Hydrogen separation uses membranes to separate the hydrogen from other gases, leaving it in its purest and most valuable form. The separated hydrogen that is captured can be used for many different applications including:
- LIFTING: As a lifting agent similar to helium
- FUEL: Hydrogen has long been used as a rocket fuel, but in recent years it has become more common in fueling fleets, individual vehicles, powering combustion engines, and more.
- CHEMICALS: Multiple gases, including hydrogen, are combined to create reactions, including those used in welding.
- METALS: Hydrogen is commonly used in metal extraction processes.
- MEDICAL: Of course household hydrogen peroxide is a common use for hydrogen and used in medical and dental uses.
The opportunities for hydrogen capture applications are available in nearly any application with methane heavy processes, such as coal mining, landfills, food waste digestion, solid waste treatment, water treatment, feed stocks, and more.
The process we use begins when pressurized feed gas is led through a series of filtering packages to remove contaminants such as sulfur containing components and CO2. Temperature control is critical for maximum membrane separation. The membranes separate the desired gas constituents from the impurities in the gas stream which are rejected. Membranes can achieve purity up to 97%. For high purity Hydrogen (H2) a pressure swing absorption (PSA) system is required after the membranes. Purity up to 99.999% is achievable.
The Value of Hydrogen
Hydrogen is widely considered the greenest and most valuable of alternative fuel options because it is abundant and has a low carbon output. Hydrogen gas does occur naturally in earth’s atmosphere as well but requires specialized technology and facilities to collect. However, hydrogen is present in many industrial and drilling streams making it more readily available. There are a few ways that hydrogen can generate revenue for a facility.
- Hydrogen Production: There are a number of different hydrogen capture and production methods; but the easiest and most readily available is by collecting and separating it from waste gas streams. As of 2018, up to 95% of all hydrogen production came from fossil fuels. Costing up to $10 U.S. dollars per kilogram, hydrogen has an incredibly high resale value. Hydrogen is substantially more expensive than gasoline because of its highly combustible nature which makes it more challenging to store and transport than traditional fuel. Many traditional fuel industry proponents argue that the added cost of using hydrogen as a fuel source makes it less attractive and unsustainable. But with its incredibly low carbon footprint and ability to be produced without draining natural resources, hydrogen is a promising and valuable option in the alternative fuel world.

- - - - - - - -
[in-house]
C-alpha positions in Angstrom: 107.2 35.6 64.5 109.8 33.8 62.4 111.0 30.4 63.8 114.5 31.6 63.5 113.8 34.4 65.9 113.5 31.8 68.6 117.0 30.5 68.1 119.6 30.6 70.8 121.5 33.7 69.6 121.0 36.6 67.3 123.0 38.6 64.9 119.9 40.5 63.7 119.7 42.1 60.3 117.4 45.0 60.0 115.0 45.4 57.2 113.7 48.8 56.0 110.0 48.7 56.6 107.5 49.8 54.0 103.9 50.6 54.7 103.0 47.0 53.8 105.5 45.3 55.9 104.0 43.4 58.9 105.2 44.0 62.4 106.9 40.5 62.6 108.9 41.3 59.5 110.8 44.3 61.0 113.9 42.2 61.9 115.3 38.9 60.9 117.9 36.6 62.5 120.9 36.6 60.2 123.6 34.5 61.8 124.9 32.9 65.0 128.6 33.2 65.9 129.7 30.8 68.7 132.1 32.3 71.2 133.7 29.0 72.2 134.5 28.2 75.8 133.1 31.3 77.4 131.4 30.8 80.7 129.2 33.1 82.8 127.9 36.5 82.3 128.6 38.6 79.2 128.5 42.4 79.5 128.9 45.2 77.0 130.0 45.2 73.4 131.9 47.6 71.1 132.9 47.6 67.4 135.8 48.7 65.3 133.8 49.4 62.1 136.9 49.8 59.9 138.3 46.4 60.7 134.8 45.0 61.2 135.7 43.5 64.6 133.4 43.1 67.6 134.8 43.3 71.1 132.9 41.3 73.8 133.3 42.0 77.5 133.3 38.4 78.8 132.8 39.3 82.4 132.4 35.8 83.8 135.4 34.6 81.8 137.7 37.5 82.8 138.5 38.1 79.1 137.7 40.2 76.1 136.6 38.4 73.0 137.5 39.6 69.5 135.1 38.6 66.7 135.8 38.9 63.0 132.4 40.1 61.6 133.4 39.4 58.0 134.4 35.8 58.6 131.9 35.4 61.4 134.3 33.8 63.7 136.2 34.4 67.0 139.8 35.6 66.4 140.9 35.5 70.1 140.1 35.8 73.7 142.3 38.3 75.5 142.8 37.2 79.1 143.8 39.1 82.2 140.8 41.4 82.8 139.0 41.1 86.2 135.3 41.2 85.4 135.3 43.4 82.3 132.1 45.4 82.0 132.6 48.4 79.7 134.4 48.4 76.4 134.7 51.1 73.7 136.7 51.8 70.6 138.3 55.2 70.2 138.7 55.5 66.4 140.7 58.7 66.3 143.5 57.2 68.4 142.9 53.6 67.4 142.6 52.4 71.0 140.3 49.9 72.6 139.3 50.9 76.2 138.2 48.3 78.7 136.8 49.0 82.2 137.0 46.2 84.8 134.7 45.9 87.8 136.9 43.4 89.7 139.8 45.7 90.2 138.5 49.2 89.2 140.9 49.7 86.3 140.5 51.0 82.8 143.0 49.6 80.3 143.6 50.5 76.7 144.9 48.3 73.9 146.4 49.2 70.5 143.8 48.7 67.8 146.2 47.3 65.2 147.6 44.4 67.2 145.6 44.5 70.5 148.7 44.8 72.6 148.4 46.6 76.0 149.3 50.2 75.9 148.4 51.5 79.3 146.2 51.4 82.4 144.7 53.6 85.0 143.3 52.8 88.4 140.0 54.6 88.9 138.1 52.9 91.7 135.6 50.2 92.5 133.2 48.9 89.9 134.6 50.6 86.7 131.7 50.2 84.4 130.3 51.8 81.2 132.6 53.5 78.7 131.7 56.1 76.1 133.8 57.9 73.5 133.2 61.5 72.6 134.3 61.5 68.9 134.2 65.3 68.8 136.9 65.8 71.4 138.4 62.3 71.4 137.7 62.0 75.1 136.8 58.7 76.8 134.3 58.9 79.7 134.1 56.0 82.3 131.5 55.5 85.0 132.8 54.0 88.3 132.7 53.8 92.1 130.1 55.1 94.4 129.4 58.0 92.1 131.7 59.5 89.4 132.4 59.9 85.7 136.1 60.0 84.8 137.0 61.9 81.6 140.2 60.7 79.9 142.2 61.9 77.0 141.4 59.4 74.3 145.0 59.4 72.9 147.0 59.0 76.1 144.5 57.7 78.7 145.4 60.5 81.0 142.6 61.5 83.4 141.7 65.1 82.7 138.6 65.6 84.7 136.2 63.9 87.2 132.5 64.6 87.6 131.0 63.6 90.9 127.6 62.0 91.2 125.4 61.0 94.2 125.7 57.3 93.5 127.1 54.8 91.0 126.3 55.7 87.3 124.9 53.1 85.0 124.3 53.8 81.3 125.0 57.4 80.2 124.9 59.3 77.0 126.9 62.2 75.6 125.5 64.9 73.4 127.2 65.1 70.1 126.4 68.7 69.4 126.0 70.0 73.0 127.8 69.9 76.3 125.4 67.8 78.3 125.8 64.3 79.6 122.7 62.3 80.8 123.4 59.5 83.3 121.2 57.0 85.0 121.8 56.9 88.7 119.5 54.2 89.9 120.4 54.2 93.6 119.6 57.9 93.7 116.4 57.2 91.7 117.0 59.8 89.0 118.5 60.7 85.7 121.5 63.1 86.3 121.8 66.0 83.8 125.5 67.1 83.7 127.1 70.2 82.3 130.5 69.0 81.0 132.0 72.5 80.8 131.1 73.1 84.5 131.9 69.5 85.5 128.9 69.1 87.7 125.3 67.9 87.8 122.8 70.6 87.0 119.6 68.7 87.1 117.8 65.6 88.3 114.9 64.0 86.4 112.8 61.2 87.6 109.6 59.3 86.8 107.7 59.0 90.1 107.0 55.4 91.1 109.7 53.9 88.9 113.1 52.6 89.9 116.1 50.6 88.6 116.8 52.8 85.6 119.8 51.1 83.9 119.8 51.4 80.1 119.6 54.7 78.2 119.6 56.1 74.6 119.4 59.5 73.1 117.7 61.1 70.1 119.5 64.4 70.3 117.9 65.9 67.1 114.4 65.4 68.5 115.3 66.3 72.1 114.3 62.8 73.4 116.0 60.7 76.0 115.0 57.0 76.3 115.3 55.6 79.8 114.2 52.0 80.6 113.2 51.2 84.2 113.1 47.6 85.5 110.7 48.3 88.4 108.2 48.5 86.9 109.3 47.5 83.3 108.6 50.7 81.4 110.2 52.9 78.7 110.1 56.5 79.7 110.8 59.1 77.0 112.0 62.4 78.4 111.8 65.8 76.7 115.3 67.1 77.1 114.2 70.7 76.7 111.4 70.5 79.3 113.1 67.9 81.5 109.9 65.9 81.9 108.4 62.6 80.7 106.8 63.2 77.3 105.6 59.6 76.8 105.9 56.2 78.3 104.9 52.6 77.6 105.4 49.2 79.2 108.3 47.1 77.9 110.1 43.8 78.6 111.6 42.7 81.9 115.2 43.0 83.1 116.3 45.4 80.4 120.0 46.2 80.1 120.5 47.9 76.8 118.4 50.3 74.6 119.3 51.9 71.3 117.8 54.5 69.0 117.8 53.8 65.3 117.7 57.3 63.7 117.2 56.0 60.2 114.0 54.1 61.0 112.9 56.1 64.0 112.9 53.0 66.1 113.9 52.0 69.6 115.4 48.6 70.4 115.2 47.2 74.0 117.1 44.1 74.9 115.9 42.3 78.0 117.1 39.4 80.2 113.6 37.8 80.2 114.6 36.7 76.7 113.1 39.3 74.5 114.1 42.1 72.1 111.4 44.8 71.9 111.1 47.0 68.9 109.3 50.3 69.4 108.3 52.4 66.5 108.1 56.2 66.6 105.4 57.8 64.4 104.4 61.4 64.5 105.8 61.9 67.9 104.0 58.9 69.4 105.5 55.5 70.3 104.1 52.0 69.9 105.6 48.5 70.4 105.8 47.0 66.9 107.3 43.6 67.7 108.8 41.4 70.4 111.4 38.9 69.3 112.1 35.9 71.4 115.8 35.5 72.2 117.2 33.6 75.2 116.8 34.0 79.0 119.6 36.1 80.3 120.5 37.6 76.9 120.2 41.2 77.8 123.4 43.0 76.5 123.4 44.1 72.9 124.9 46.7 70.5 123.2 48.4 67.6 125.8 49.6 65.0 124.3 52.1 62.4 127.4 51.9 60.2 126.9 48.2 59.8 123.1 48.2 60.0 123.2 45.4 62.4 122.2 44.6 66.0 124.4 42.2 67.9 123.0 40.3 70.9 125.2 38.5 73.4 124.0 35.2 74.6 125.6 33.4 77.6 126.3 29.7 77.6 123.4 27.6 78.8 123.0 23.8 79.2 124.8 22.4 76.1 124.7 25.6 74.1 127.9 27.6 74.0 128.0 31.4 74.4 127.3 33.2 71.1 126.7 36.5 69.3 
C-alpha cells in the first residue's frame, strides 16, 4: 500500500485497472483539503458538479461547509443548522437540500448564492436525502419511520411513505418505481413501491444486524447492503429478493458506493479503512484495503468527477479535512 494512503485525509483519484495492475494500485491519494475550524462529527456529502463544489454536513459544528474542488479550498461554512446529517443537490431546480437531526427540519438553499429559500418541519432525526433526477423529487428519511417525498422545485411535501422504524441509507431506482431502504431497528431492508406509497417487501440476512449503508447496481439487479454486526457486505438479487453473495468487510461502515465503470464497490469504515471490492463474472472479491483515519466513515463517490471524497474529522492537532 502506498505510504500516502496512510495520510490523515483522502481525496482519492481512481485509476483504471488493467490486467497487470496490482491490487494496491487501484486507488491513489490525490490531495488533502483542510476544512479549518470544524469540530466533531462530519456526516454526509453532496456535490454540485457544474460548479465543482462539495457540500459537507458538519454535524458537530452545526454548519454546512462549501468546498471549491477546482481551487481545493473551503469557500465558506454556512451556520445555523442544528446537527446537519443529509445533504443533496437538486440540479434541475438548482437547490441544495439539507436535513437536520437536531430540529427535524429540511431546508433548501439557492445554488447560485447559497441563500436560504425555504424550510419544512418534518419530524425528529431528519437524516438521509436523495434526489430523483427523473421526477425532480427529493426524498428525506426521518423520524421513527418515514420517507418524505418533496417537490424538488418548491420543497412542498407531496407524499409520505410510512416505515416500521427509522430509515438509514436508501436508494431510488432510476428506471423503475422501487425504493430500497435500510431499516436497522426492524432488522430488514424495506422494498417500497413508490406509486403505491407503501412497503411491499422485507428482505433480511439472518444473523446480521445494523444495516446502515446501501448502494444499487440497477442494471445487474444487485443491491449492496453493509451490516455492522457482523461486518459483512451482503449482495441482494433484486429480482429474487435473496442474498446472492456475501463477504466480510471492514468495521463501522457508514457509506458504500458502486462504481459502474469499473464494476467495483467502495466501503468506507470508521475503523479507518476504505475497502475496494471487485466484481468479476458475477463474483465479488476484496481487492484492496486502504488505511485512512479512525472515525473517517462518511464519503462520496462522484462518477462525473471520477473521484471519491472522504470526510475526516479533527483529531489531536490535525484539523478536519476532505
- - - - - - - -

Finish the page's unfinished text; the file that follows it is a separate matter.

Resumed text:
- Hydrogen Storage: A lot of the interest in hydrogen when it comes to energy is its ability to be stored in large quantities for long periods of time without losing quality. Hydrogen is stored in liquid form and can be stored underground in existing geological formations like salt caverns and depleted oil and gas fields. Owners of mines, caverns, and drilling sites can rent out the space to companies looking to store their hydrogen, creating revenue at otherwise unused sites. With so many mines shutting down due to public pressure and lack of demand, the subletting of caverns can provide space for hydrogen storage. The gas can also be stored in specifically built pressure vessels that can be mobile for more immediate access similar to gasoline. This is necessary for hydrogen-fuel powered vehicles.
- Hydrogen Conversion (Syngas): In addition to being usable in its basic form, clean hydrogen can be converted to electricity either through open or combined-cycle turbines or fuel cells. Carbon monoxide, split with carbon, combined with hydrogen, makes syngas. Syngas is a very valuable product. It can be produced from many hydrocarbon feedstocks including those from coal and biomass applications. The most popular use of syngas is electricity generation. Syngas is also a crucial ingredient to the production of many widely used compounds including ammonia, methanol, synthetic hydrocarbon fuels, and even hydrogen itself. Syngas can, and has, been used as a replacement for gasoline during shortages. Companies in this field are constantly looking for hydrogen suppliers leading to opportunities for revenue in many facilities. There are two methods to produce syngas. The first is steam reforming liquid hydrogen. The second is through the gasification of methane heavy emissions, like coal, waste, and fossil fuels.
Because of these newer technologies that allow hydrogen to be produced from already existing waste streams, hydrogen powered vehicles and public transportation are becoming more and more popular. The demand is expected to sharply increase over the next 10 years and many are calling hydrogen the fuel of the future.
Gulf Coast Environmental Systems is uniquely positioned to assist facilities interested in producing clean hydrogen. As a full-service pollution control and related energy solutions provider, we are able to design, engineer, build, and service all of the equipment necessary to do this. With over 3-centuries of combined gas cleaning and hydrogen separation experience, we are leading the field in technology development and innovation. If you are interested in learning more about hydrogen production, and the revenue it brings, please contact us at email@example.com or 832.476.9024